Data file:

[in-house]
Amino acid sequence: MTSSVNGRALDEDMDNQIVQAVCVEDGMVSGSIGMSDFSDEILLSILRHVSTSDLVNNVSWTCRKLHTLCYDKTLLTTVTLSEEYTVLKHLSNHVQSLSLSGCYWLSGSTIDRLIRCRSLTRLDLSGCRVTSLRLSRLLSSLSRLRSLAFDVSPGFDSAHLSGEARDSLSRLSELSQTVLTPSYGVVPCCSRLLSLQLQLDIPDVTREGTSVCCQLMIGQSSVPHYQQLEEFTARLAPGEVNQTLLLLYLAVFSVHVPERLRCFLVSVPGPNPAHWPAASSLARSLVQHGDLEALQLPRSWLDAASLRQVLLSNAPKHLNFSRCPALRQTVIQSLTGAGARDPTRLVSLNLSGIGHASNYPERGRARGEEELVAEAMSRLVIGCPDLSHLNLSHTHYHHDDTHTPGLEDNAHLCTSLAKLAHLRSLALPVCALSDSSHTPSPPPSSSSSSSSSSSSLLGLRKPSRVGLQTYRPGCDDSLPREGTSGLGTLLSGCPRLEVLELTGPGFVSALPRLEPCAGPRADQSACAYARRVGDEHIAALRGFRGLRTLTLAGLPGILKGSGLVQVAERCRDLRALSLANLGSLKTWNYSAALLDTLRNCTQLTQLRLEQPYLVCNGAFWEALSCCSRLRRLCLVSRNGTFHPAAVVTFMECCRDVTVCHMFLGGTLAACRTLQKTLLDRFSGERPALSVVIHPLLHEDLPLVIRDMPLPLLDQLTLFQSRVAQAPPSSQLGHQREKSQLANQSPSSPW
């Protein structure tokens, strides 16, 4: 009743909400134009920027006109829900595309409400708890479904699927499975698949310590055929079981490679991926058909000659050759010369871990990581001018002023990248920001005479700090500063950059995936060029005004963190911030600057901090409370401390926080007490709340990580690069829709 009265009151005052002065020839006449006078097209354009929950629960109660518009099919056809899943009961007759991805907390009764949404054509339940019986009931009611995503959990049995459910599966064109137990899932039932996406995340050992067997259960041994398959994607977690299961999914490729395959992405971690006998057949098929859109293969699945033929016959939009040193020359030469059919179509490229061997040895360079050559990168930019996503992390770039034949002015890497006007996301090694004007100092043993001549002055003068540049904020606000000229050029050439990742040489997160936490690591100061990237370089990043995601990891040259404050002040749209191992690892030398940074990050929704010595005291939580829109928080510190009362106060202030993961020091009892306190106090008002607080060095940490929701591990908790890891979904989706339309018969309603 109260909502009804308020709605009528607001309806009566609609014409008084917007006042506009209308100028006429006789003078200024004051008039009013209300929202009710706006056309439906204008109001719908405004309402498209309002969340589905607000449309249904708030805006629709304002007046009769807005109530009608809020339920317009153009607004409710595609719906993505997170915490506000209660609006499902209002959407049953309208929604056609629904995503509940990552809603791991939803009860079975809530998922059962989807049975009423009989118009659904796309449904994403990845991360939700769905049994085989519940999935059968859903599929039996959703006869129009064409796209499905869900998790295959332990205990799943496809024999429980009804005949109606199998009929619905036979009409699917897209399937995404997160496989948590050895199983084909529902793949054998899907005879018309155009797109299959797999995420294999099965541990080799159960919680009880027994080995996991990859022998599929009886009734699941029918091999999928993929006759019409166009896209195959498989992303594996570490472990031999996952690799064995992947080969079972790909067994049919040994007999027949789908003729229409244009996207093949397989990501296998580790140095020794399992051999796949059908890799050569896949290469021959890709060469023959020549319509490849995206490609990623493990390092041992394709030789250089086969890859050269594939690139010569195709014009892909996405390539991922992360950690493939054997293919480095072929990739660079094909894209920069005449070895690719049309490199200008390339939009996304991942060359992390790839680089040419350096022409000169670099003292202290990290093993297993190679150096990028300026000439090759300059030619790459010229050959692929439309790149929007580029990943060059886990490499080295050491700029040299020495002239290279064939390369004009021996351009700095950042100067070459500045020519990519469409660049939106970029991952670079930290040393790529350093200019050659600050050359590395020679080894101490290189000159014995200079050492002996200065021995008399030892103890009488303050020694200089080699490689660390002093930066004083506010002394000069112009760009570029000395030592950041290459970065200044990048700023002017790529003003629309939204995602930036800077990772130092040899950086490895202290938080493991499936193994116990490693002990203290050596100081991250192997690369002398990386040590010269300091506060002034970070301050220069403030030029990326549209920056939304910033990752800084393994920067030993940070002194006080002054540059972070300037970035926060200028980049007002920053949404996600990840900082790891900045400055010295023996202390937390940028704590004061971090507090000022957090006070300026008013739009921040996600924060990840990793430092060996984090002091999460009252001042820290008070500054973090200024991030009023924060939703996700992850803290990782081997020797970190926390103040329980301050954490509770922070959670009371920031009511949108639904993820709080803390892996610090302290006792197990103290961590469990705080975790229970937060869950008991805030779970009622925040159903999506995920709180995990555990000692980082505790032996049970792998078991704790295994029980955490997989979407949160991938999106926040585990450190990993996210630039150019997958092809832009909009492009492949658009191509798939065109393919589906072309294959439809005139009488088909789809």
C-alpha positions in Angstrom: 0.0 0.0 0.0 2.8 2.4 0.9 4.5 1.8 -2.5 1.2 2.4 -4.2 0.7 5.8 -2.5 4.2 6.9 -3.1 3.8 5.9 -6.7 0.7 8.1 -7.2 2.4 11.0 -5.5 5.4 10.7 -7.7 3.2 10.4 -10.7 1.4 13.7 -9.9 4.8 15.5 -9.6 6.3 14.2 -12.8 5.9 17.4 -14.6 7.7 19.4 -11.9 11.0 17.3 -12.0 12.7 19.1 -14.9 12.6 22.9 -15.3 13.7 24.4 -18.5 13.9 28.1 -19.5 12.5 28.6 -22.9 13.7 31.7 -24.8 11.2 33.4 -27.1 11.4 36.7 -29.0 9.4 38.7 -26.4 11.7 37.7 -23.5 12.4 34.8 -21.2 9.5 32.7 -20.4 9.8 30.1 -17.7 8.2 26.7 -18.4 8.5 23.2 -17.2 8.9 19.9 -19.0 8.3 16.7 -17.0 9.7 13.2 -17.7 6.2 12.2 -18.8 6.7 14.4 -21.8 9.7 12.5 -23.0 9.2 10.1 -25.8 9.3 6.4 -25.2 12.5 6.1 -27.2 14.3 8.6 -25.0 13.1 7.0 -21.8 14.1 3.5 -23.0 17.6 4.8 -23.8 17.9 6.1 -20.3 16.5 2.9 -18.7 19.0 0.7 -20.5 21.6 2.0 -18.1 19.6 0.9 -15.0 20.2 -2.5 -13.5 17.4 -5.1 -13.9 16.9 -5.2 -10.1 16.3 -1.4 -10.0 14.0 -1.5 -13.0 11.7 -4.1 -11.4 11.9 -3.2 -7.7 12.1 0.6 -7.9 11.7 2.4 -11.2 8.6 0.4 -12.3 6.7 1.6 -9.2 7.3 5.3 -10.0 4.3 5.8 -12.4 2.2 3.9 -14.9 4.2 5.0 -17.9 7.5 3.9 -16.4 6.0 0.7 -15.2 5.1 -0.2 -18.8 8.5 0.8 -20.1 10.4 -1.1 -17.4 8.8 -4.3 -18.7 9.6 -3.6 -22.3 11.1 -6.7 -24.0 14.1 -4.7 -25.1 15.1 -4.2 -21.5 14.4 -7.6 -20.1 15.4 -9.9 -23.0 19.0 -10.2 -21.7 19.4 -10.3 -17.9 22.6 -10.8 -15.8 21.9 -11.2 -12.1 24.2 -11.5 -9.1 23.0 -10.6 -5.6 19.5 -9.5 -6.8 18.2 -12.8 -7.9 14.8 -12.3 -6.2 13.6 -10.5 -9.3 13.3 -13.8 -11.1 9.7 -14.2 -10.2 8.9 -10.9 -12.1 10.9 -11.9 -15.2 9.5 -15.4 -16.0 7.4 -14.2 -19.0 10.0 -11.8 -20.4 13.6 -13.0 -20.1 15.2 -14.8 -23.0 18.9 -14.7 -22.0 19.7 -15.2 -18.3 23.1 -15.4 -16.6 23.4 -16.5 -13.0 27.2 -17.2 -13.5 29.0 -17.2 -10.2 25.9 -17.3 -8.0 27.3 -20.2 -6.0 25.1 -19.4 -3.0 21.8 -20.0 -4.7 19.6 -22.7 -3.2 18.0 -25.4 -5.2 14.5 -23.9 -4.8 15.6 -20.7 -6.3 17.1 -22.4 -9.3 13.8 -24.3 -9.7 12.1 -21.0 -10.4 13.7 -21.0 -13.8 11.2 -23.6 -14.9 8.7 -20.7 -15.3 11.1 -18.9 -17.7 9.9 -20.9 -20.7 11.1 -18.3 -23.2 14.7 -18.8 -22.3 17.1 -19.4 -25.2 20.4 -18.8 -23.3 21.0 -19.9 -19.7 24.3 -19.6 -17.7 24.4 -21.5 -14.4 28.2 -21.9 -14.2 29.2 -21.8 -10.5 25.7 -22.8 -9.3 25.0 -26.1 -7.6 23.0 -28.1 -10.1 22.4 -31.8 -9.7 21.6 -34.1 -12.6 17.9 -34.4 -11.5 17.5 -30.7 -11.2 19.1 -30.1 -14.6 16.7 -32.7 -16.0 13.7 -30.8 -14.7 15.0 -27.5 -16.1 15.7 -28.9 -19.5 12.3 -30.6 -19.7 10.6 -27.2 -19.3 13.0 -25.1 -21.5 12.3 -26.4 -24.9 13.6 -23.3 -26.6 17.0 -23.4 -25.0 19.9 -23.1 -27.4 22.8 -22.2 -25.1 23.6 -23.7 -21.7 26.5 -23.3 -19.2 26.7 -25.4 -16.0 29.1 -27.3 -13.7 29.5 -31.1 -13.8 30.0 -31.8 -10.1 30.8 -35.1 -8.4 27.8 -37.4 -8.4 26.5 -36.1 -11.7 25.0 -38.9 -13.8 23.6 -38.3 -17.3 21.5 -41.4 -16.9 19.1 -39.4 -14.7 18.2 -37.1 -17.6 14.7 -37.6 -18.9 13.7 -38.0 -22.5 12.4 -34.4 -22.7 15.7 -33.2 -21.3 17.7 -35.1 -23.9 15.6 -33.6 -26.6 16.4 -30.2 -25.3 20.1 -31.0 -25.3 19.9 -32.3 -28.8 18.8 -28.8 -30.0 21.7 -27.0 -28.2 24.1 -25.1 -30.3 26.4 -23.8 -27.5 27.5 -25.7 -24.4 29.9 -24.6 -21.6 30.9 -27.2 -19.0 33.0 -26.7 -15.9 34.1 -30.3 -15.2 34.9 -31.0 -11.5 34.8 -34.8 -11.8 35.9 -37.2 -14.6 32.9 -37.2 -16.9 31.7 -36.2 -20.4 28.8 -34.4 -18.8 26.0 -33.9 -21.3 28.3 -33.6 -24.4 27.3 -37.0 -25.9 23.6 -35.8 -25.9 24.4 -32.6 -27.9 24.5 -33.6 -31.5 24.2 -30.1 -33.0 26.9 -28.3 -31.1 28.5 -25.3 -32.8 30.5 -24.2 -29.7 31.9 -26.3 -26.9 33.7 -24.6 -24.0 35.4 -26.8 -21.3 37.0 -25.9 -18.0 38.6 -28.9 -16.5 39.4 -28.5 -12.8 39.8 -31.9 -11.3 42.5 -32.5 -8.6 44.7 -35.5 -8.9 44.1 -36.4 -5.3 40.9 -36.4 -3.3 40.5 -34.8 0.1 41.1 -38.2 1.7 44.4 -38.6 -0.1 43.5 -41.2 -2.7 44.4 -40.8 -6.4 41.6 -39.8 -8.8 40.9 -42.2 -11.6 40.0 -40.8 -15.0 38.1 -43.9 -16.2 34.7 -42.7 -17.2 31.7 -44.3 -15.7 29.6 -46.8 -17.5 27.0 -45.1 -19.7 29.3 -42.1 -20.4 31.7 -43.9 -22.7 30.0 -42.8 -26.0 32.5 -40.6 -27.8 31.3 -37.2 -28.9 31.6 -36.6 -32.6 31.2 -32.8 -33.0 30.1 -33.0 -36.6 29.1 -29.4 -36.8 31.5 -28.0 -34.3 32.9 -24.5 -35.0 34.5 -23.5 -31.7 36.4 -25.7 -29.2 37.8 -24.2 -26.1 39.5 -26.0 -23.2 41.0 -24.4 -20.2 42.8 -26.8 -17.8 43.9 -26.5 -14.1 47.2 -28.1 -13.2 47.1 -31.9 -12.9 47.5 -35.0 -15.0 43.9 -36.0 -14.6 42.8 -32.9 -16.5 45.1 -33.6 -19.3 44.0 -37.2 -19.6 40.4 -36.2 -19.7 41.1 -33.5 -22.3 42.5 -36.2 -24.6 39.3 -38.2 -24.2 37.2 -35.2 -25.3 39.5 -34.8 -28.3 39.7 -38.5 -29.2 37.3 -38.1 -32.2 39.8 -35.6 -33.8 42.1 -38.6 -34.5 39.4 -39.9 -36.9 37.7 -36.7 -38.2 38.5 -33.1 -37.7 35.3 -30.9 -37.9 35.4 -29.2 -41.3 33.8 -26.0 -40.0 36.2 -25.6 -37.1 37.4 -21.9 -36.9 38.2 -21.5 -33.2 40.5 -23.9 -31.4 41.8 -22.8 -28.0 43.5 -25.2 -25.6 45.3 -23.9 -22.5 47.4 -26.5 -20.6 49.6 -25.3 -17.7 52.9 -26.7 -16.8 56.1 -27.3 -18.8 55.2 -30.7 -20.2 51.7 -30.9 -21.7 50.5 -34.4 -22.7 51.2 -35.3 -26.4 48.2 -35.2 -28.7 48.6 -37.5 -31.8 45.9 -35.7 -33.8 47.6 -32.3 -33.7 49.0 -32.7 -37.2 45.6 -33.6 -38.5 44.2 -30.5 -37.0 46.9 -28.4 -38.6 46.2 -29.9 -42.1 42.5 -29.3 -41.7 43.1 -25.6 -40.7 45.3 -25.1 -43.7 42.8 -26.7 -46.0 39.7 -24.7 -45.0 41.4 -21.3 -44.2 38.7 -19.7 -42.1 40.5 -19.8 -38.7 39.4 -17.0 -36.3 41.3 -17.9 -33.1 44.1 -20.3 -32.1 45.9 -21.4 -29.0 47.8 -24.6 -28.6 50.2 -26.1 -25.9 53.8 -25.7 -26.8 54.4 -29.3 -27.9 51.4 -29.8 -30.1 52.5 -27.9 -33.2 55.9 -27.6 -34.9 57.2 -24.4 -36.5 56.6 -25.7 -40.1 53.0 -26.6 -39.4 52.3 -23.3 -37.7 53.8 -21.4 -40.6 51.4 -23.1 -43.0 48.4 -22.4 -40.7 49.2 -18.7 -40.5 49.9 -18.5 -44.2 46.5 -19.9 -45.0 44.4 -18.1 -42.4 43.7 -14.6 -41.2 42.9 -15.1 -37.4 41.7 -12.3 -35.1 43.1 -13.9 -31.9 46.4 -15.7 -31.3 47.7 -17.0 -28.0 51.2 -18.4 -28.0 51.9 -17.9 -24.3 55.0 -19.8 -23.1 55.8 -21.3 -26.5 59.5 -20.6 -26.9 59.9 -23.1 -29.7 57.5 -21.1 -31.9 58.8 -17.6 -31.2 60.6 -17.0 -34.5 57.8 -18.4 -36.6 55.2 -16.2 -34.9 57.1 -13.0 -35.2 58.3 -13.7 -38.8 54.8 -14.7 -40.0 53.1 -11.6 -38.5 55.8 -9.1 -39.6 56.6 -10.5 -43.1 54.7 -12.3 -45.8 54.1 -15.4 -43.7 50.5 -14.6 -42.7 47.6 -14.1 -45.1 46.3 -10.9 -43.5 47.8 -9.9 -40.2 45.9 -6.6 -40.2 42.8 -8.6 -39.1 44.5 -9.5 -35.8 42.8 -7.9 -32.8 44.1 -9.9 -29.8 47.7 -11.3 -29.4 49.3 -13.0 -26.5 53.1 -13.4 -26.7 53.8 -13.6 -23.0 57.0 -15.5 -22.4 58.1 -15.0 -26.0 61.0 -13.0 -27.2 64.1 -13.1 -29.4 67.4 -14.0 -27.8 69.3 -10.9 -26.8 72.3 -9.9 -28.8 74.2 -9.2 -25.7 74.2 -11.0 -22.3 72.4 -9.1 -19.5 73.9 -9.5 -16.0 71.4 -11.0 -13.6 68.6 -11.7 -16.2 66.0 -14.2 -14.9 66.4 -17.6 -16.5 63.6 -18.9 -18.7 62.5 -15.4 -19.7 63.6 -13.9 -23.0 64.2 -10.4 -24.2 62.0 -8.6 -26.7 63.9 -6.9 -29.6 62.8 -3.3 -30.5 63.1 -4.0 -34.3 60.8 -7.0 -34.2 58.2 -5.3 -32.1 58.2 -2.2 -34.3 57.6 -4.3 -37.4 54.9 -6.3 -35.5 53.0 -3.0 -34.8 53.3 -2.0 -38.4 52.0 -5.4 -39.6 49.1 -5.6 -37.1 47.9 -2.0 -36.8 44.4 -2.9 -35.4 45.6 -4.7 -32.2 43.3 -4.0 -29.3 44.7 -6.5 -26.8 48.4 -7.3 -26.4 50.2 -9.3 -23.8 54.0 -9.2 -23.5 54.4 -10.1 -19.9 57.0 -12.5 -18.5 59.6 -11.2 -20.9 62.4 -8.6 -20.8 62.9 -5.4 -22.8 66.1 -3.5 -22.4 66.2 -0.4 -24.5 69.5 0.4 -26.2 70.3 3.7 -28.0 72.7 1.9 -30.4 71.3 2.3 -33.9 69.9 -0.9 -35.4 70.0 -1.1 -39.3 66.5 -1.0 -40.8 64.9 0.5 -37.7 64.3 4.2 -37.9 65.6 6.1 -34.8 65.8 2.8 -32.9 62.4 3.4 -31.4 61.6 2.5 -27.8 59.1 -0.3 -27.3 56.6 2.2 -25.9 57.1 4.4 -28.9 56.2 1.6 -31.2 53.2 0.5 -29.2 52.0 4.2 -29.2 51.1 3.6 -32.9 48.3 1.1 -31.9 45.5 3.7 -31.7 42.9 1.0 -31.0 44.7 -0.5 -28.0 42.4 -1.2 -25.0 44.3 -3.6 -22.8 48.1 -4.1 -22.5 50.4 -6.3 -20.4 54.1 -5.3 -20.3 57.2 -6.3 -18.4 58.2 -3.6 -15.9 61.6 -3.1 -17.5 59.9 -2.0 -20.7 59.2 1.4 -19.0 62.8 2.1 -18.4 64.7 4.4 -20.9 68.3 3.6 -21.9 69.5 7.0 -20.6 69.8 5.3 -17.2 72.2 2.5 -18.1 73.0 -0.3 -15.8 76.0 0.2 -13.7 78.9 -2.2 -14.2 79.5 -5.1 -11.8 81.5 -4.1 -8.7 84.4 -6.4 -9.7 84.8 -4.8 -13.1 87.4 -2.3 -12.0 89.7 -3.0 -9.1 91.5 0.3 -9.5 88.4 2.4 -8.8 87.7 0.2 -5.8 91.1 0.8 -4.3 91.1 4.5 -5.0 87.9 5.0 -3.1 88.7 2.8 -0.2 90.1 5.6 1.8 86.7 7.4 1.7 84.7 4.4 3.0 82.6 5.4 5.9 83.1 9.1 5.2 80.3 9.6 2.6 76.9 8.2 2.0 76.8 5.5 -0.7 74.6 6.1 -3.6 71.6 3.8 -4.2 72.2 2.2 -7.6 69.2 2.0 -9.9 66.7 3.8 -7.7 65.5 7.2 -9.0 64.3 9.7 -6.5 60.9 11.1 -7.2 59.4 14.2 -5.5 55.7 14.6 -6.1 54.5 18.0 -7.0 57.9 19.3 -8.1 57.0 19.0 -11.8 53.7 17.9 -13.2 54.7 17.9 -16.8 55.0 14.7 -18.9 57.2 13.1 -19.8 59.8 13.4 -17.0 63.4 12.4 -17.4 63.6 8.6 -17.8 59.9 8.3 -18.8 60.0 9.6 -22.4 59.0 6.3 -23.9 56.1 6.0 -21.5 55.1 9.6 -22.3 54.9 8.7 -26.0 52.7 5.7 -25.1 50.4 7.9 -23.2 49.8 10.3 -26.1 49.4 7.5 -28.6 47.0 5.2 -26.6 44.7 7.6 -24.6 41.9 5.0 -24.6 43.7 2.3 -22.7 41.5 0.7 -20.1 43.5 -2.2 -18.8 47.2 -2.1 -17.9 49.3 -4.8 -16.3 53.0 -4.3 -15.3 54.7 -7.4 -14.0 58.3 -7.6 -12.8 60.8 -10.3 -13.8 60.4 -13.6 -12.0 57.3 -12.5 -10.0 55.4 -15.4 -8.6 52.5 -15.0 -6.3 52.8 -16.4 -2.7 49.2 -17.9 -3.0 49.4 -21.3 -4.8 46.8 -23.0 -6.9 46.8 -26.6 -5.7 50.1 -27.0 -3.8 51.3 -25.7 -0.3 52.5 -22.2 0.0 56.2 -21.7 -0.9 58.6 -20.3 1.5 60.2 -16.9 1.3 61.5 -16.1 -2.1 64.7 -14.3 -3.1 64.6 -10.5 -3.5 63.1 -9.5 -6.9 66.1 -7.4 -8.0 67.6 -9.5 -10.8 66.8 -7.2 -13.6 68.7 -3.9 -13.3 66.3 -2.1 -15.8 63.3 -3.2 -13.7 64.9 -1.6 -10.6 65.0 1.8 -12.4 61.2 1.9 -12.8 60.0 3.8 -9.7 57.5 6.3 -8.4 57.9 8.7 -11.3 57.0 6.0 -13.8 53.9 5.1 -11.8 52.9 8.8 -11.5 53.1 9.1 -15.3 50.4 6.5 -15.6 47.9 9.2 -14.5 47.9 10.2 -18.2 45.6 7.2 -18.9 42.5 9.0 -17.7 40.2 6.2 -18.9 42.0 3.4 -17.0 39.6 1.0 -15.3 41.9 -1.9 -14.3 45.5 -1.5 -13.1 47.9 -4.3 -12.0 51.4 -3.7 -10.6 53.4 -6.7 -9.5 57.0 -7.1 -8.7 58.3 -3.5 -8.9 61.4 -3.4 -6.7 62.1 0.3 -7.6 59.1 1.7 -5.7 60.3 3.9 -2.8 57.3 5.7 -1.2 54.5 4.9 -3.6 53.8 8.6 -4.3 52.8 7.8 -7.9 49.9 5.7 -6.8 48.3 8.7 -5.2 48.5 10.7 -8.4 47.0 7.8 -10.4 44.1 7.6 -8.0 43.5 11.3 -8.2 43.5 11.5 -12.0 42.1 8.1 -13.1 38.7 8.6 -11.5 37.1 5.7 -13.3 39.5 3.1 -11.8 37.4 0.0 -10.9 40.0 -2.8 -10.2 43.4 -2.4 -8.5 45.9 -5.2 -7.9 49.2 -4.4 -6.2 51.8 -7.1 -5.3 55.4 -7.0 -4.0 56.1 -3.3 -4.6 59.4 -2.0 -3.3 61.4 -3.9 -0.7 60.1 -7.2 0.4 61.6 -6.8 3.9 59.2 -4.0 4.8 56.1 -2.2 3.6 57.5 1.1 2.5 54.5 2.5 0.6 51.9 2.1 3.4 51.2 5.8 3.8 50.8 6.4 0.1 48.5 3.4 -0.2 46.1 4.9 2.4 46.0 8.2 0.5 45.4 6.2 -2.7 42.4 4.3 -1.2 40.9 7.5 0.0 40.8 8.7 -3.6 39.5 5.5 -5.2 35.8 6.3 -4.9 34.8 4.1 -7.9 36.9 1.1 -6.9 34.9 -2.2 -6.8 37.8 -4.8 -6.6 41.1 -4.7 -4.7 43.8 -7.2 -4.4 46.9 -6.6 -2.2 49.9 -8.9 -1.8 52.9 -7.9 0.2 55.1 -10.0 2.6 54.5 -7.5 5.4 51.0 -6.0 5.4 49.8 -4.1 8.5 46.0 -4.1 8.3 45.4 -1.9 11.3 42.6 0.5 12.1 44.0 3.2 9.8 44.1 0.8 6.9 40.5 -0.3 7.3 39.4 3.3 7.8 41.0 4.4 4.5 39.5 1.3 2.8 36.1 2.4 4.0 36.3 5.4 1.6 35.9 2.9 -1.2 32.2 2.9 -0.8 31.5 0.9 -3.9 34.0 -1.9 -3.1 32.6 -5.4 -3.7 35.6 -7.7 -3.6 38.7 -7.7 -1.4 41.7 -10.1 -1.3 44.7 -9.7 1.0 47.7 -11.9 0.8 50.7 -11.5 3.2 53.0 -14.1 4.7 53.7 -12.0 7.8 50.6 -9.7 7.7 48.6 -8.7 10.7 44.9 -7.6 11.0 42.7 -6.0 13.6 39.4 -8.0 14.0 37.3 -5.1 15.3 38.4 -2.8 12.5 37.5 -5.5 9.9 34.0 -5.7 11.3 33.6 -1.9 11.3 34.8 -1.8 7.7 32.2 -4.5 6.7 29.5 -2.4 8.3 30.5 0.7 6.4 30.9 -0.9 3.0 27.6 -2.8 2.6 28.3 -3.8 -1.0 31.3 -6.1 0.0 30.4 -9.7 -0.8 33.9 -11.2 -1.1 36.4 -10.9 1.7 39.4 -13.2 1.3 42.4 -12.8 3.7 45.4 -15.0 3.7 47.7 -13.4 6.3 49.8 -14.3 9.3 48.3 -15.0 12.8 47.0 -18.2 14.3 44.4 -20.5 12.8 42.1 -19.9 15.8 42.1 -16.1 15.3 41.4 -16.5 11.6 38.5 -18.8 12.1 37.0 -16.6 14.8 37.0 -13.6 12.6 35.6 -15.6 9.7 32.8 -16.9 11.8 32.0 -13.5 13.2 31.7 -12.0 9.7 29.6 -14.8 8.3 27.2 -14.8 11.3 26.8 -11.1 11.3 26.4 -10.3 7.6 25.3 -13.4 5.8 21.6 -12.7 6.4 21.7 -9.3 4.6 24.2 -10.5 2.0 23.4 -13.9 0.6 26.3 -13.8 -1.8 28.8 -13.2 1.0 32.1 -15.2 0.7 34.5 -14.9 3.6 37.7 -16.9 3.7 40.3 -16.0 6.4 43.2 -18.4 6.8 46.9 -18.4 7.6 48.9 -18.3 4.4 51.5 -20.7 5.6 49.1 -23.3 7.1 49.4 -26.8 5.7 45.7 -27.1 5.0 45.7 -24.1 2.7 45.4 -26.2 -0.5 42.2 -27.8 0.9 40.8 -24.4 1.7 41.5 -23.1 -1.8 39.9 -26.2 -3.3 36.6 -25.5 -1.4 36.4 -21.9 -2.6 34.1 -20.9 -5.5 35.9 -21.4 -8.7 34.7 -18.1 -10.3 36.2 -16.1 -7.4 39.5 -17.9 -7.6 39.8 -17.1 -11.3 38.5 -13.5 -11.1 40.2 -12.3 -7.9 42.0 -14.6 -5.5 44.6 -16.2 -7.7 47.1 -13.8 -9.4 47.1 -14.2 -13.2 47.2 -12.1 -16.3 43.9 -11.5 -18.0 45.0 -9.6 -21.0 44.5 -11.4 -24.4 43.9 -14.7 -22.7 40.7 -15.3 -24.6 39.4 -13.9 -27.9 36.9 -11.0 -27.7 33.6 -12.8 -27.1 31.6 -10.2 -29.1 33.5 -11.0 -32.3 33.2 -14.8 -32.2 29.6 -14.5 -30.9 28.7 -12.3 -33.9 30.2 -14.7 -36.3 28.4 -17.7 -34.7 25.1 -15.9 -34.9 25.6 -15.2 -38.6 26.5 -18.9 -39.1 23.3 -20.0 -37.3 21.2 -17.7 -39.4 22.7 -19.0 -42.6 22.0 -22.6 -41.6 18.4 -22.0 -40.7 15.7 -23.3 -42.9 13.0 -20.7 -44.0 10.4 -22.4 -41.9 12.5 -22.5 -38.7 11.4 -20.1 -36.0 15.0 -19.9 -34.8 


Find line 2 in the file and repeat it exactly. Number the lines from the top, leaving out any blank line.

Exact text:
Amino acid sequence: MTSSVNGRALDEDMDNQIVQAVCVEDGMVSGSIGMSDFSDEILLSILRHVSTSDLVNNVSWTCRKLHTLCYDKTLLTTVTLSEEYTVLKHLSNHVQSLSLSGCYWLSGSTIDRLIRCRSLTRLDLSGCRVTSLRLSRLLSSLSRLRSLAFDVSPGFDSAHLSGEARDSLSRLSELSQTVLTPSYGVVPCCSRLLSLQLQLDIPDVTREGTSVCCQLMIGQSSVPHYQQLEEFTARLAPGEVNQTLLLLYLAVFSVHVPERLRCFLVSVPGPNPAHWPAASSLARSLVQHGDLEALQLPRSWLDAASLRQVLLSNAPKHLNFSRCPALRQTVIQSLTGAGARDPTRLVSLNLSGIGHASNYPERGRARGEEELVAEAMSRLVIGCPDLSHLNLSHTHYHHDDTHTPGLEDNAHLCTSLAKLAHLRSLALPVCALSDSSHTPSPPPSSSSSSSSSSSSLLGLRKPSRVGLQTYRPGCDDSLPREGTSGLGTLLSGCPRLEVLELTGPGFVSALPRLEPCAGPRADQSACAYARRVGDEHIAALRGFRGLRTLTLAGLPGILKGSGLVQVAERCRDLRALSLANLGSLKTWNYSAALLDTLRNCTQLTQLRLEQPYLVCNGAFWEALSCCSRLRRLCLVSRNGTFHPAAVVTFMECCRDVTVCHMFLGGTLAACRTLQKTLLDRFSGERPALSVVIHPLLHEDLPLVIRDMPLPLLDQLTLFQSRVAQAPPSSQLGHQREKSQLANQSPSSPW